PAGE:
The drug was deemed substandard by persons living with HIV.
The National Agency for Food and Drug Administration and Control, NAFDAC, has suspended the use of Tryonex, a brand of Antiretroviral, ARVs, medicines in the country. This was due to concerns expressed by Treatment Action Movement, TAM, a coalition of HIV activists in Nigeria and other similar organisations.
Distributed under the Federal Government’s National HIV/AIDS program, Tryonex is a local brand of ARV medicine produced byTryonex Nigeria Limited, a Lagos-based company, with funding from the Millennium Development Goals, MDGs, funds through the Federal Ministry of Health. It contains Zidovudine, Lamivudine and Nevirapine. The latter of the three is no longer accepted for use by the World Health Organisation but is still in circulation in Nigerian hospitals.
In July 2013, the Director General of the National Agency for the Control of AIDS, NACA, John Idoko, confirmed in an interview with PREMIUM TIMES that Nevirapine was still in circulation in Nigerian hospitals but would be gradually phased out.
A document dated December 20, 2013, signed by the Director, Pharmacovigilance unit of NAFDAC, Adeline Osakwe, on behalf of the agency’s Director General and addressed to all Antiretroviral Treatment (ART) Centres, stated, “NAFDAC in collaboration with the Federal Ministry of Health, FMOH, and NASCP commenced immediate investigations into the quality and associated clinical issues which is ongoing. Pending the final outcome of this investigation, ART centres are advised to immediately switch their patients to alternative brands of ARVs. Furthermore, NAFDAC directs the immediate suspension of all Tryonex brands of ARV medicines in all ART centres in the country until a definitive status of safety and quality of the Tyonex brand of ARVs are determined. This is with immediate effect to enable us safeguard Public Health.”
The eventual suspension was due to TAM members’ going to hospitals to physically cart away all consignments of the drug to prevent its further use by People Living With HIV/AIDS, PLWH.
NAFDAC says story of HIV drug-related death is untrue
Following a recent claim by TAM that a woman in Asaba, Delta State, Gloria Nwagwu, died after using Tryonex, Mrs. Osakwe, in an interview with PREMIUM TIMES on Friday, refuted the story, calling it untrue.
“People die every day for various reasons. It is not true that someone died as a result of taking the drug. But investigations are ongoing about the drug as well as in relation to the death claims,” said Mrs. Osakwe.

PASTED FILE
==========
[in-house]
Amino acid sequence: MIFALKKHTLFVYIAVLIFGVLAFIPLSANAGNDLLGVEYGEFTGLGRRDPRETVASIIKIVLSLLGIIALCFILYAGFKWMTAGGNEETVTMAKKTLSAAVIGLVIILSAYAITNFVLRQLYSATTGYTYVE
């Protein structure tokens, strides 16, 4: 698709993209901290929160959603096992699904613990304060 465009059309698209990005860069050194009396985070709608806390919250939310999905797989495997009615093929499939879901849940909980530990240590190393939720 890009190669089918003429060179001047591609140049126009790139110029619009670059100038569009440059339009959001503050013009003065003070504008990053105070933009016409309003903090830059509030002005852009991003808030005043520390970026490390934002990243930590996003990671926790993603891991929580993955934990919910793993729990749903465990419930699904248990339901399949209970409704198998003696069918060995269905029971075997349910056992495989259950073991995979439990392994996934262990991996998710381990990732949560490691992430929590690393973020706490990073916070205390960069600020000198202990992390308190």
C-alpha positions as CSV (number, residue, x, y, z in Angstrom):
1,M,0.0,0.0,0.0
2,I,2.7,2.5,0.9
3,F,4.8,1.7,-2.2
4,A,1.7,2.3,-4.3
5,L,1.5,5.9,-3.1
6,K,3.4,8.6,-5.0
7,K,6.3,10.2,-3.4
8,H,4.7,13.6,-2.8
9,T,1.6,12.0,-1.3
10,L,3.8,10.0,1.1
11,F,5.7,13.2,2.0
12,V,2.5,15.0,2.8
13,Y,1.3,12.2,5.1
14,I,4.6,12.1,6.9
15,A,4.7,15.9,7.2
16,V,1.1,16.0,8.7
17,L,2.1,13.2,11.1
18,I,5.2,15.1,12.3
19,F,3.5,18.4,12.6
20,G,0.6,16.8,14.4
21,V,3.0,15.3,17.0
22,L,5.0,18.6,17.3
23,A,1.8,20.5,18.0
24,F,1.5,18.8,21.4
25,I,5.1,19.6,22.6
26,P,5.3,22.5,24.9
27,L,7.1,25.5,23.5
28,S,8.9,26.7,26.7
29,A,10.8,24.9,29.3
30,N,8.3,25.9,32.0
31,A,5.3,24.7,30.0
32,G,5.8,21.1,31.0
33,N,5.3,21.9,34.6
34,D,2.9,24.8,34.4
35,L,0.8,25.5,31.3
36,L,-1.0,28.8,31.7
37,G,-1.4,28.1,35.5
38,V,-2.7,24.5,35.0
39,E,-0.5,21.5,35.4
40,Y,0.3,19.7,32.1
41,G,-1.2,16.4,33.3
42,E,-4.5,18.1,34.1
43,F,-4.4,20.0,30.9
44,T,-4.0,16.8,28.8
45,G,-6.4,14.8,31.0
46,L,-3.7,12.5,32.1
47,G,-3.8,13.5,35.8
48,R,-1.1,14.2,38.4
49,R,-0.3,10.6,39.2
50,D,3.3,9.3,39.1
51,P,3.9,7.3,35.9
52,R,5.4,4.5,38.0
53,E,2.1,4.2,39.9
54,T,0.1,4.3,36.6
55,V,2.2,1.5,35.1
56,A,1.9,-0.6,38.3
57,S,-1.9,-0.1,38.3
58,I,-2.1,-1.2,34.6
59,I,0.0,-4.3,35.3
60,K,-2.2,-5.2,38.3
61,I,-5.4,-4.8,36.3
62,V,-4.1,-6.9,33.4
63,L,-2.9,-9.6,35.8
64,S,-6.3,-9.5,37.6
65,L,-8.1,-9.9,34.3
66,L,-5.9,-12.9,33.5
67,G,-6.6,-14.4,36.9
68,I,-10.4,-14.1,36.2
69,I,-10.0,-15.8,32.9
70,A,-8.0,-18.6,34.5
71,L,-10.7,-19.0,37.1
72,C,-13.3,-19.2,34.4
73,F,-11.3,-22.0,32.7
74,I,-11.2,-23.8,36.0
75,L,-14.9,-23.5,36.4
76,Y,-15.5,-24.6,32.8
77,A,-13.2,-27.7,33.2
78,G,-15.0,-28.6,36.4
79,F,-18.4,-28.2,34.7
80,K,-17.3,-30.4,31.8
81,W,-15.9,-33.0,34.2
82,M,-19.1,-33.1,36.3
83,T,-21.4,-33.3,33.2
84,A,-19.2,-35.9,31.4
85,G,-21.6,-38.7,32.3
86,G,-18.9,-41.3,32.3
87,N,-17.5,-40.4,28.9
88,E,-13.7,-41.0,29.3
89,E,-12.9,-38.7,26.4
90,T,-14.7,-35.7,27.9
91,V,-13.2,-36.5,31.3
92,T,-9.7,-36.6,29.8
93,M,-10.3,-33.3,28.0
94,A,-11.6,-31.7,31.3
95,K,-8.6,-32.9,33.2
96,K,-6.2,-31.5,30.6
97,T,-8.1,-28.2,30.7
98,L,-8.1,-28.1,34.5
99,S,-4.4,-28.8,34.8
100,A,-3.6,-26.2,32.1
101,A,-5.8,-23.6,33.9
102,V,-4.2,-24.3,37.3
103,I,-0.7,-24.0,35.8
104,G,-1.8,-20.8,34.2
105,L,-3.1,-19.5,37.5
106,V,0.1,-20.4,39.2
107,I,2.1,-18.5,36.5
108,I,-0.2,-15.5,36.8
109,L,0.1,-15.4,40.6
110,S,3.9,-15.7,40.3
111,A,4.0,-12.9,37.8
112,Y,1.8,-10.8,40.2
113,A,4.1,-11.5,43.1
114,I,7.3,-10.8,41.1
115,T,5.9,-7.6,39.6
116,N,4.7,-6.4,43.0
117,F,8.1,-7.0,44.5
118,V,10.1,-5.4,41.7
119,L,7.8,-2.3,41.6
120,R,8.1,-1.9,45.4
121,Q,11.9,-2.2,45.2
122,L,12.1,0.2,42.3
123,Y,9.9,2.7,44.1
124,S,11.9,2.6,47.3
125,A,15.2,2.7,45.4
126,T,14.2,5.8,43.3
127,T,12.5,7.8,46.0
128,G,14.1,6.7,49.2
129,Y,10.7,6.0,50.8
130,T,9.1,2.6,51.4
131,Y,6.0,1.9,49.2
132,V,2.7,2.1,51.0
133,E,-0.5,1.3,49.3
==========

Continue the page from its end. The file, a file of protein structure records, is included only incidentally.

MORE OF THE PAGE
However, PLWH have deemed the drug “substandard” because it dissolves easily in the mouth before swallowing and is said to be poorly packaged.
The National Coordinator of TAM, Obatunde Oladapo, said, “The package presentation is substandard, the labelling is amateurish, resembling the work of professional counterfeits and street drugs peddlers. Some of the labels were actually upside down with conflicting and incorrect instructions for use.”
Mr. Oladapo alleged that one of the patients of AIDS Healthcare Foundation, AHF-Nigeria, had observed that one of the packages she collected in a treatment centre contained 54 tablets and a broken half instead of 60. This was supposed to be a 27-day supply of drugs with a half tablet that is of no use for a pack that is expected to last for 30 days. The drug literature, he noted, was also stuffed inside the same plastic pack as the ARVs, giving little assurance of hygienic handling of the tablets during packaging.
Reactions to suspension
In an interview with PREMIUM TIMES on Friday, Sunny Ochigbo of the Network of PLWH said that he fully supported the suspension of the drug.
“It’s a good move in the right direction. Some clients have reported having side effects from the use of this brand,” he said.
According to medical experts, some of the side effects include severe vomiting with blood in the puke, terrible weight lose, and deteriorating health.
A 43-year-old mother of four, living with HIV, Ariyike Onaolapo, 43, expressed her disappointment in NAFDAC’s handling of the drug’s distribution.
“I thought they are supposed to test these drugs. If they did, how come we are experiencing side effects? NAFDAC is a regulatory body that doesn’t only oversees the registration of pharmaceutical products but is supposed to test them before approving for use by the public. This goes to show a serious regulatory failure on the parts of NAFDAC. If not, during the test, the low standard of the drug should have been spotted or is there more to it which we’re not being told,” she said.
Mrs. Osakwe, however, stated that this was not a regulation failure as all drugs approved by NAFDAC were tested and thoroughly investigated before being approved for public consumption.
“Since there are allegations about the drug, that is why we are re-investigating it. We do test all drugs before sending them out. It’s alleged that this is a poor quality medicine and someone died so we have to investigate. We have done the pharmacovigilance quality aspect of the drug,” she insisted.
She added that a substantial part of the ongoing investigation had been done but said she was not in a capacity to tell when the reports would be made public. She explained that on completion of its investigation, NAFDAC would submit all its reports to the Federal Ministry of Health, which was conducting its own investigations. She said the reports could be made public in a week.
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